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Home > Guides > Chef Cookbooks Developer Guide > Developer > Source Control Management Systems > GitHub > Clone vs. Fork

Clone vs. Fork

What is the difference between cloning and forking a repository?

Fork a Repository

One of the key benefits of using Chef is the ability to use cookbooks from others in the Chef community. You can use cookbooks from an existing repository as-is, but if you want to make changes to any of its cookbooks, you will need to fork the repository, which creates an editable copy of the entire repository (including all of its branches and commits) in your own source control management (e.g. GitHub) account. Later, if you want to contribute back to the original project, you can make a pull request to the owner of the original cookbook repository so that your submitted changes can be merged into the main branch. By forking a repository, you're maintaining the relationship between the original version and your modified version, which makes it easier to push and pull code updates between the repositories. You are encouraged to fork RightScale's own repositories to make your own improvements to our cookbooks and later make pull request backs to RightScale so that we can incorporate your enhancements and make them available to others in the RightScale community so that everyone can benefit from each other's contributions. Typically, you will fork a repository if you want to make modifications to an existing repository where you only have 'read-only' access.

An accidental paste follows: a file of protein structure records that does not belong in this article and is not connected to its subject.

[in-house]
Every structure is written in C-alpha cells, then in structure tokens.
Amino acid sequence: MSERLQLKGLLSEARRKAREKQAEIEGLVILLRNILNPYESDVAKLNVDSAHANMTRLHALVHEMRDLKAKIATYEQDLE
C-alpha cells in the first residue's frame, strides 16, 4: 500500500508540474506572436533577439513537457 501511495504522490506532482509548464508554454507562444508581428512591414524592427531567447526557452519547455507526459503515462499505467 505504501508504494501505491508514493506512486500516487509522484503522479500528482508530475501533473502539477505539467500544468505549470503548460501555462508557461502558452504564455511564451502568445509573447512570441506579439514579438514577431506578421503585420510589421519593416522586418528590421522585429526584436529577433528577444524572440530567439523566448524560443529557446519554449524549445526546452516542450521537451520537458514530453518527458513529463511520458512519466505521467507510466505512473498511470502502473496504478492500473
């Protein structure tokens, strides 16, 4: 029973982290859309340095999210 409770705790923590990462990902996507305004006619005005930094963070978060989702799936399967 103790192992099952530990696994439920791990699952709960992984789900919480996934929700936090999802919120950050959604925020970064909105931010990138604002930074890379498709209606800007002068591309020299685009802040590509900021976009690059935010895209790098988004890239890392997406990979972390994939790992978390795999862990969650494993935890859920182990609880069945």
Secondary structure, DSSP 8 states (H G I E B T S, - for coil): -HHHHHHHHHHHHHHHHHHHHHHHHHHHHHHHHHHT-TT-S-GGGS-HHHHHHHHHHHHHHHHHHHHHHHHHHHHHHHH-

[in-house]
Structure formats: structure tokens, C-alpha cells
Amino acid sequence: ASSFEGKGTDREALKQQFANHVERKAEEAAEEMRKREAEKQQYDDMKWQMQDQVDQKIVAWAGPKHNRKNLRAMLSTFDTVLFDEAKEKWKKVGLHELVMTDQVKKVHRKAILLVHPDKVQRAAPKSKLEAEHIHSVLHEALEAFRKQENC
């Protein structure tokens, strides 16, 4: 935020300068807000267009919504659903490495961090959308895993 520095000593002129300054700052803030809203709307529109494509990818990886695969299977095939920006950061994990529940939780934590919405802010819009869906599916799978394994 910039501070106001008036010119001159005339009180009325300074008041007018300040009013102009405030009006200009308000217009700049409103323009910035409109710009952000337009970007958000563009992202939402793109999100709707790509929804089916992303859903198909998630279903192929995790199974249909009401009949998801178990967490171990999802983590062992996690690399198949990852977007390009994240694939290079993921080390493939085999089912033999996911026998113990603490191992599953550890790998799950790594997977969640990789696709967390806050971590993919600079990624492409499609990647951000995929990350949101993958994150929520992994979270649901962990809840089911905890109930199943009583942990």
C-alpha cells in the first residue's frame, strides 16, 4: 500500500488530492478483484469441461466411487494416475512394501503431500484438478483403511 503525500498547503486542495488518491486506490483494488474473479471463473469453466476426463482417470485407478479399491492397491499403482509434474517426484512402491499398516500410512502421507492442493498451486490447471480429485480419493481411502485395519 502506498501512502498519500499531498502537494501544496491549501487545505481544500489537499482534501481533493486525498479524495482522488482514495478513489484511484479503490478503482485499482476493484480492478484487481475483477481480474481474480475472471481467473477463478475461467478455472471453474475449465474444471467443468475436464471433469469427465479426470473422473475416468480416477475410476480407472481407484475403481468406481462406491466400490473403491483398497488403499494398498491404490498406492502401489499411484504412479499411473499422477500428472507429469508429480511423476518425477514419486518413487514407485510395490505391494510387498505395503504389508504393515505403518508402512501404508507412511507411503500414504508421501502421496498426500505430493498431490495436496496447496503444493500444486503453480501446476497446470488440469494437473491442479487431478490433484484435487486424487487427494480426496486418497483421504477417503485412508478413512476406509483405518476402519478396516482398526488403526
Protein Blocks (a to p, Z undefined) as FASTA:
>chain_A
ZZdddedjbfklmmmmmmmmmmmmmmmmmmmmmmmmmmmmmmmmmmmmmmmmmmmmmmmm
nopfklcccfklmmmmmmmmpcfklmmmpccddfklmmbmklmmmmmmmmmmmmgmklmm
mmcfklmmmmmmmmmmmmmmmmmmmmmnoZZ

See Fork a Cookbook Repository.

Note: In order to submit code submissions, you must complete a RightScale Contributors Agreement found here.

Clone a Repository

You should clone a repository if you plan to push your changes back to the same repository where you have read+write access privileges. You should also clone a repository if you are building a new repository that is unique. This way, you can start with the basic structure of a cookbook instead of creating it from scratch.

See Clone a Cookbook Repository.

Example Diagram


  1. For example, if you want to override one of RightScale's cookbooks, you will need to fork the associated repository to create your own editable version.
  2. Clone the repsitory to retrieve and save a copy of the repository's contents to your Chef development machine's local directory.
  3. Edit the local copy of the cookbooks.
  4. Commit and push the changes to your forked repository.
  5. (Optional) If you have made improvements to the cookbooks and would like your changes to be incorporated into the original repository (that you cloned from), make a pull request (in GitHub) to the owner of the cookbook repository.


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Last modified
22:05, 16 May 2013


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